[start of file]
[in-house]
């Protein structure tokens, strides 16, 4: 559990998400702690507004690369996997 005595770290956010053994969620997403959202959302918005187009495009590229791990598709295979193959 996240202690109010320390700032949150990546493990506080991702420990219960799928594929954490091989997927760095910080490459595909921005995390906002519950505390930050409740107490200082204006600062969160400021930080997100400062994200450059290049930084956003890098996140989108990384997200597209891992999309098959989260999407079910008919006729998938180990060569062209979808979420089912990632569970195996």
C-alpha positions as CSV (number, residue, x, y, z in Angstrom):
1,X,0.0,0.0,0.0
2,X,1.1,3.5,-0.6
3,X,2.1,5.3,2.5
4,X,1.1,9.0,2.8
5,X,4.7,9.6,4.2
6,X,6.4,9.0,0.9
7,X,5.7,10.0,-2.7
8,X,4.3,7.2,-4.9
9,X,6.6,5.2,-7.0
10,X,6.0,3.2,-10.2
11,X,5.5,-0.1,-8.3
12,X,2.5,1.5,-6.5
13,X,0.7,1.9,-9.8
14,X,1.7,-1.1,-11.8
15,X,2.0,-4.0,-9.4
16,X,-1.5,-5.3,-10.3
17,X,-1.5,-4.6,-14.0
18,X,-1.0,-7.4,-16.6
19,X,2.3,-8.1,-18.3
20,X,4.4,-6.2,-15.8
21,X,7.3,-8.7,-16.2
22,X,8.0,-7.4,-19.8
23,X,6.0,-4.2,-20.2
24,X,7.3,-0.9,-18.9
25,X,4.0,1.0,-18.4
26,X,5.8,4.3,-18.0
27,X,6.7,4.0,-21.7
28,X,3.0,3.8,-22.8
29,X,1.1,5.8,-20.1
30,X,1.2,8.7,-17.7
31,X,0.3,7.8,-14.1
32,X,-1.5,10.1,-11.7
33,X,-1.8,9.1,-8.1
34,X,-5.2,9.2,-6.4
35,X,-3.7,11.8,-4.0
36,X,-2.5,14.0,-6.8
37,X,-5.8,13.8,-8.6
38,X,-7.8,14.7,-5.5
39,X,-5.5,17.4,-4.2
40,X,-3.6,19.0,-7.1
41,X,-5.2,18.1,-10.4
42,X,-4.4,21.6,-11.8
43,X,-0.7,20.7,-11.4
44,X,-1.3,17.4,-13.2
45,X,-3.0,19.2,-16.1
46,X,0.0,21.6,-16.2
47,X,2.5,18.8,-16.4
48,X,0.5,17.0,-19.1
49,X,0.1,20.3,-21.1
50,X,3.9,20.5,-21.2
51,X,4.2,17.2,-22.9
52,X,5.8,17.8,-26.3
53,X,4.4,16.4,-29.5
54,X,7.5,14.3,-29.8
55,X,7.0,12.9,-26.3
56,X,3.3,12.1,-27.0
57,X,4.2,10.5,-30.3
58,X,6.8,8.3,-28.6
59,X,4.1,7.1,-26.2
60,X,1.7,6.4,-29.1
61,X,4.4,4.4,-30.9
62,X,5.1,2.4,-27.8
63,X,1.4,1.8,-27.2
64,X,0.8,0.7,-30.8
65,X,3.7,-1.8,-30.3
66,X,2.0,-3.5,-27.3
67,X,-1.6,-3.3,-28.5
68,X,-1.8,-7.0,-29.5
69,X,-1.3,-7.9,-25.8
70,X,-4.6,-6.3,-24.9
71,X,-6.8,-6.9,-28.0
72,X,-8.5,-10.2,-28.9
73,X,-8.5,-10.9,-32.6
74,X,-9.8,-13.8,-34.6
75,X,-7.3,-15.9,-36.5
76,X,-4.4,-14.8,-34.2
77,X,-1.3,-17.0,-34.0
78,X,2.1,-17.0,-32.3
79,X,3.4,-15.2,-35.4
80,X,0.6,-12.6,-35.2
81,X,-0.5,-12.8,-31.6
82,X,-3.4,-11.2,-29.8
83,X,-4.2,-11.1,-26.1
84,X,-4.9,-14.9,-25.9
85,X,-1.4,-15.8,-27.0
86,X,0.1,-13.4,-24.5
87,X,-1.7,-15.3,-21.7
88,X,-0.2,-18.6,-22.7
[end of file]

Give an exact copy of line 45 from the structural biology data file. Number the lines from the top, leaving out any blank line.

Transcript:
42,X,-4.4,21.6,-11.8